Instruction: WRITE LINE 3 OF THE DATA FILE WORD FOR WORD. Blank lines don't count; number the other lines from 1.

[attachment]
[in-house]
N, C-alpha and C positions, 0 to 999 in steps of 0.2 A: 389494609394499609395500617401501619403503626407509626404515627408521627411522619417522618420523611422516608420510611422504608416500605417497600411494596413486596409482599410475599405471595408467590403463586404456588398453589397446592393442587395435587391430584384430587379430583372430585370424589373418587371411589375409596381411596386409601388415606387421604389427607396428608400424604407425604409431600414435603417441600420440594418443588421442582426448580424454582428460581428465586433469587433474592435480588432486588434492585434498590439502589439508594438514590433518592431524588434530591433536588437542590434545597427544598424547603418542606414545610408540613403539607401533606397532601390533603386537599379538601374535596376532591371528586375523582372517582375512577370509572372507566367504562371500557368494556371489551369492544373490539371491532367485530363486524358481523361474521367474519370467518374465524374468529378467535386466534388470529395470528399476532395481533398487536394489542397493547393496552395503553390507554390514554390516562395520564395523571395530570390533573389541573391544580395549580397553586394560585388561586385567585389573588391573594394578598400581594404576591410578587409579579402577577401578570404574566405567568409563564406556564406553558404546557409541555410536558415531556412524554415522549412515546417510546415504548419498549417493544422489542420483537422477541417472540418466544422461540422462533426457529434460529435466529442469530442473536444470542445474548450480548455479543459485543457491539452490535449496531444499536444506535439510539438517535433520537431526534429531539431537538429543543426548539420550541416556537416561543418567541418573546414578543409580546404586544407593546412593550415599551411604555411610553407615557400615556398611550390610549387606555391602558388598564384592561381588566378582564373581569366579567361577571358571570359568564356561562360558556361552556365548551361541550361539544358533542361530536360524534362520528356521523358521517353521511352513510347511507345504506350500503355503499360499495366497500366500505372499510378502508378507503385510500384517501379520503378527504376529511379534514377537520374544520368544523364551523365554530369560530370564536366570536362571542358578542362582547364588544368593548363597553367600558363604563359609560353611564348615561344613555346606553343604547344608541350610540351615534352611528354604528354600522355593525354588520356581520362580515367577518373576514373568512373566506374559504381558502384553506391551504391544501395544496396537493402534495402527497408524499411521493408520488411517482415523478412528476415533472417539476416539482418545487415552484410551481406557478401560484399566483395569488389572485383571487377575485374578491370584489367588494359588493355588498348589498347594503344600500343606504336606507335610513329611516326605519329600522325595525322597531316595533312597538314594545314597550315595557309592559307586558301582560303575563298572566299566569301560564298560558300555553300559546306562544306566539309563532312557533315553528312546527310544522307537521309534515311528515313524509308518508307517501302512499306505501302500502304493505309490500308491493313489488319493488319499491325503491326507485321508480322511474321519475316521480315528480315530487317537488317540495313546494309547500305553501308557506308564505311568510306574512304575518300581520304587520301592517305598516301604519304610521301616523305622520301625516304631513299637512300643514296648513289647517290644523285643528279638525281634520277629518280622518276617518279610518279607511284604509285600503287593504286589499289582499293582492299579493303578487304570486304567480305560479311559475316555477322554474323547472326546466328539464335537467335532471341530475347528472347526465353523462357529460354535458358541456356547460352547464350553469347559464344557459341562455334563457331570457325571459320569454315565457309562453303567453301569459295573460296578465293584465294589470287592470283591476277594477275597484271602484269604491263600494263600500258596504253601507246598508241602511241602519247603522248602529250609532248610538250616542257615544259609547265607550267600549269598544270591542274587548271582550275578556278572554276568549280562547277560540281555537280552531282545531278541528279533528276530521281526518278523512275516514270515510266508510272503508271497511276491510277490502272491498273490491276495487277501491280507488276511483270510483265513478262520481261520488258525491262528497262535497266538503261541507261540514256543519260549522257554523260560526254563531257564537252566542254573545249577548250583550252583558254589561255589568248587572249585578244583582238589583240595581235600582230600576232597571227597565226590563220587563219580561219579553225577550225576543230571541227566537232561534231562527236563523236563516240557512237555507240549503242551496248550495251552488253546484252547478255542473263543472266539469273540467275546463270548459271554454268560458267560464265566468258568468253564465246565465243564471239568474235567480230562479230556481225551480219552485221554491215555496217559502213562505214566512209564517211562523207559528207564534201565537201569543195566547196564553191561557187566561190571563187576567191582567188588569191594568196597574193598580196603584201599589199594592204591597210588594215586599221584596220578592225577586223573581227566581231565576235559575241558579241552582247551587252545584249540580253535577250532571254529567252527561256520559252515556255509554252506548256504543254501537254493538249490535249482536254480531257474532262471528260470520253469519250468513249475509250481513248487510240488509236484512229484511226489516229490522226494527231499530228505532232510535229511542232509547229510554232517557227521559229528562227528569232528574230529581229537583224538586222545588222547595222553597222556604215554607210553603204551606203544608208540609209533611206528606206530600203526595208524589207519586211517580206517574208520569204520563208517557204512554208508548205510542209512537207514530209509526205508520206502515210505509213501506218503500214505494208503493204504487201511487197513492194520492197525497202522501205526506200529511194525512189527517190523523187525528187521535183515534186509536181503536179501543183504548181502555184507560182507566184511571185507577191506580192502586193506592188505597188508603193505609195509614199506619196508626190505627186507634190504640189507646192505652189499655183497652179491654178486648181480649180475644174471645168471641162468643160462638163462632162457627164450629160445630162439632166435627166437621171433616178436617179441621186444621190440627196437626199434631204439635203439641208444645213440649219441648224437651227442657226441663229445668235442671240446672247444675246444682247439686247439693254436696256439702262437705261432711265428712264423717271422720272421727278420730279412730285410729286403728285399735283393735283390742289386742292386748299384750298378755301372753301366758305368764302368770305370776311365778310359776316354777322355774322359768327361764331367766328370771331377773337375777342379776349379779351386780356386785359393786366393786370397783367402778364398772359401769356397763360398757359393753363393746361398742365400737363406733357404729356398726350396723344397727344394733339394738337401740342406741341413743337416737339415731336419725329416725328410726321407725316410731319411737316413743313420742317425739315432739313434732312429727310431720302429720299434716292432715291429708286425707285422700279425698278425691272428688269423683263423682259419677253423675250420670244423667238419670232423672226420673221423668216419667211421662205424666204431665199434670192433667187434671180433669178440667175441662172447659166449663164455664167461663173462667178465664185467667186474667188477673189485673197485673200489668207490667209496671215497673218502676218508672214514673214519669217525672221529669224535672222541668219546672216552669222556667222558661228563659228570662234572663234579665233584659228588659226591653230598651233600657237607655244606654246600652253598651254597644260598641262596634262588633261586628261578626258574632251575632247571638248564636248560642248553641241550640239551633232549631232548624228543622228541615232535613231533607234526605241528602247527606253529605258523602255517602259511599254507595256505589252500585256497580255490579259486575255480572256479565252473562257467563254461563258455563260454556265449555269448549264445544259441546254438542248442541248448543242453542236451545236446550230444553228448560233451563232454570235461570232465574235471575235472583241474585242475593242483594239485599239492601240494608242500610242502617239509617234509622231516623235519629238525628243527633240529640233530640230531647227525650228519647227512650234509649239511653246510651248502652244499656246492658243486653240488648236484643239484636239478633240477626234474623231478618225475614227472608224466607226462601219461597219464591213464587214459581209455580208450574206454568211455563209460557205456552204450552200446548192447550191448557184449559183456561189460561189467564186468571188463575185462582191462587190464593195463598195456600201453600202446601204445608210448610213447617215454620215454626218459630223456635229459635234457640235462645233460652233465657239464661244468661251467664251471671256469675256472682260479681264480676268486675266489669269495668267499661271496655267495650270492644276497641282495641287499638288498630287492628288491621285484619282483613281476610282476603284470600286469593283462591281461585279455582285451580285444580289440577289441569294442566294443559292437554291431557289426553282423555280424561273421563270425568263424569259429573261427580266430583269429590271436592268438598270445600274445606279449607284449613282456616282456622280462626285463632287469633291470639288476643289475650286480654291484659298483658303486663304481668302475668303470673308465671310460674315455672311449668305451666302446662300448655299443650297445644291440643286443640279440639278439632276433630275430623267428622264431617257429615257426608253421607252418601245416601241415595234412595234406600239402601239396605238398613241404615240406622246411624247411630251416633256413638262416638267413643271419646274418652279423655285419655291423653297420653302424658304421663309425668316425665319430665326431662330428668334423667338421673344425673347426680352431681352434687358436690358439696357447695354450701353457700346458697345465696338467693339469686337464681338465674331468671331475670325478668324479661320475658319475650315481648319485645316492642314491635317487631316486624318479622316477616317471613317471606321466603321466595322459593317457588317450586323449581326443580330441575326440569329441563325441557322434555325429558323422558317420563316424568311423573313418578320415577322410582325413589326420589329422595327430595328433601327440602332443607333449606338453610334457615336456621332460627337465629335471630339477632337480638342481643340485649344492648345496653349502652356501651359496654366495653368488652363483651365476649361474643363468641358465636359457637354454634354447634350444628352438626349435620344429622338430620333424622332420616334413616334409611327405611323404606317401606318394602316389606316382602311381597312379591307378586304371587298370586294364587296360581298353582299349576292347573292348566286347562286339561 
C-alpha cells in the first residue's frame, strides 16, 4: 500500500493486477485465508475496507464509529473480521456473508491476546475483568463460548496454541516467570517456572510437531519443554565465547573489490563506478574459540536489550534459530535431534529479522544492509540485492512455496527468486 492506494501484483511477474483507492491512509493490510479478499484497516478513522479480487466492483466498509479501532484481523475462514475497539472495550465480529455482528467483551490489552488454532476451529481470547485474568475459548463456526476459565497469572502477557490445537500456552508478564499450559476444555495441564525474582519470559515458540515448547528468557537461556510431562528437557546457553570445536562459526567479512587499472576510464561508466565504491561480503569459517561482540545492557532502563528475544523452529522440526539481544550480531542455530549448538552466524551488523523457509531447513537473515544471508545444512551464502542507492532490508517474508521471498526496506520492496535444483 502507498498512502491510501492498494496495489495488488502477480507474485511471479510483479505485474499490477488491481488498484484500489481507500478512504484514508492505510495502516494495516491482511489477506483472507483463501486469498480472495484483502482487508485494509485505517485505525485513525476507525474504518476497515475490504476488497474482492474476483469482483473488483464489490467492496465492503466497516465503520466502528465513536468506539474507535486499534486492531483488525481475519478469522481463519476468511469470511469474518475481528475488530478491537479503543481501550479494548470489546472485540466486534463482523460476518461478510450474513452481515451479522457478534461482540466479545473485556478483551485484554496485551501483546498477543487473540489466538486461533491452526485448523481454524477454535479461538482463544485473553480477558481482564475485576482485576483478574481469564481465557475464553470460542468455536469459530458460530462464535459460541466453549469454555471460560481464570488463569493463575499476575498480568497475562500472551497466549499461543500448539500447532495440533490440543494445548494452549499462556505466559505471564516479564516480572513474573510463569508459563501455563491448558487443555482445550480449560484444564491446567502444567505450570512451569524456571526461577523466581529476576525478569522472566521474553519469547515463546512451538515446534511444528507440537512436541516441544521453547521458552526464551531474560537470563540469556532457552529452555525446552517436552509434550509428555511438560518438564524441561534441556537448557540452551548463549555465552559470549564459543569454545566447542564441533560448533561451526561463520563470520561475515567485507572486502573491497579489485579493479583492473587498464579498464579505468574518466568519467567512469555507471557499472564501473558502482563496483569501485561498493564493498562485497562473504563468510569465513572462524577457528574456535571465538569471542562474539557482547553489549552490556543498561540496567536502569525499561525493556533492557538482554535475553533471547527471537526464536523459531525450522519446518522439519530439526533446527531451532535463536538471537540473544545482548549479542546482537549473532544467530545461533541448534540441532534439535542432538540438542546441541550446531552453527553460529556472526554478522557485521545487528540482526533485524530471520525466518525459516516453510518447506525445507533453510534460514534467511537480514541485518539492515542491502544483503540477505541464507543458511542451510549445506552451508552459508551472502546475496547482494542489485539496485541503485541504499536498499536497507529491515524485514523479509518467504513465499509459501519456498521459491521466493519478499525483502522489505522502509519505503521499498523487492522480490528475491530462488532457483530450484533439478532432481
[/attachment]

C-alpha cells in the first residue's frame, strides 16, 4: 500500500493486477485465508475496507464509529473480521456473508491476546475483568463460548496454541516467570517456572510437531519443554565465547573489490563506478574459540536489550534459530535431534529479522544492509540485492512455496527468486 492506494501484483511477474483507492491512509493490510479478499484497516478513522479480487466492483466498509479501532484481523475462514475497539472495550465480529455482528467483551490489552488454532476451529481470547485474568475459548463456526476459565497469572502477557490445537500456552508478564499450559476444555495441564525474582519470559515458540515448547528468557537461556510431562528437557546457553570445536562459526567479512587499472576510464561508466565504491561480503569459517561482540545492557532502563528475544523452529522440526539481544550480531542455530549448538552466524551488523523457509531447513537473515544471508545444512551464502542507492532490508517474508521471498526496506520492496535444483 502507498498512502491510501492498494496495489495488488502477480507474485511471479510483479505485474499490477488491481488498484484500489481507500478512504484514508492505510495502516494495516491482511489477506483472507483463501486469498480472495484483502482487508485494509485505517485505525485513525476507525474504518476497515475490504476488497474482492474476483469482483473488483464489490467492496465492503466497516465503520466502528465513536468506539474507535486499534486492531483488525481475519478469522481463519476468511469470511469474518475481528475488530478491537479503543481501550479494548470489546472485540466486534463482523460476518461478510450474513452481515451479522457478534461482540466479545473485556478483551485484554496485551501483546498477543487473540489466538486461533491452526485448523481454524477454535479461538482463544485473553480477558481482564475485576482485576483478574481469564481465557475464553470460542468455536469459530458460530462464535459460541466453549469454555471460560481464570488463569493463575499476575498480568497475562500472551497466549499461543500448539500447532495440533490440543494445548494452549499462556505466559505471564516479564516480572513474573510463569508459563501455563491448558487443555482445550480449560484444564491446567502444567505450570512451569524456571526461577523466581529476576525478569522472566521474553519469547515463546512451538515446534511444528507440537512436541516441544521453547521458552526464551531474560537470563540469556532457552529452555525446552517436552509434550509428555511438560518438564524441561534441556537448557540452551548463549555465552559470549564459543569454545566447542564441533560448533561451526561463520563470520561475515567485507572486502573491497579489485579493479583492473587498464579498464579505468574518466568519467567512469555507471557499472564501473558502482563496483569501485561498493564493498562485497562473504563468510569465513572462524577457528574456535571465538569471542562474539557482547553489549552490556543498561540496567536502569525499561525493556533492557538482554535475553533471547527471537526464536523459531525450522519446518522439519530439526533446527531451532535463536538471537540473544545482548549479542546482537549473532544467530545461533541448534540441532534439535542432538540438542546441541550446531552453527553460529556472526554478522557485521545487528540482526533485524530471520525466518525459516516453510518447506525445507533453510534460514534467511537480514541485518539492515542491502544483503540477505541464507543458511542451510549445506552451508552459508551472502546475496547482494542489485539496485541503485541504499536498499536497507529491515524485514523479509518467504513465499509459501519456498521459491521466493519478499525483502522489505522502509519505503521499498523487492522480490528475491530462488532457483530450484533439478532432481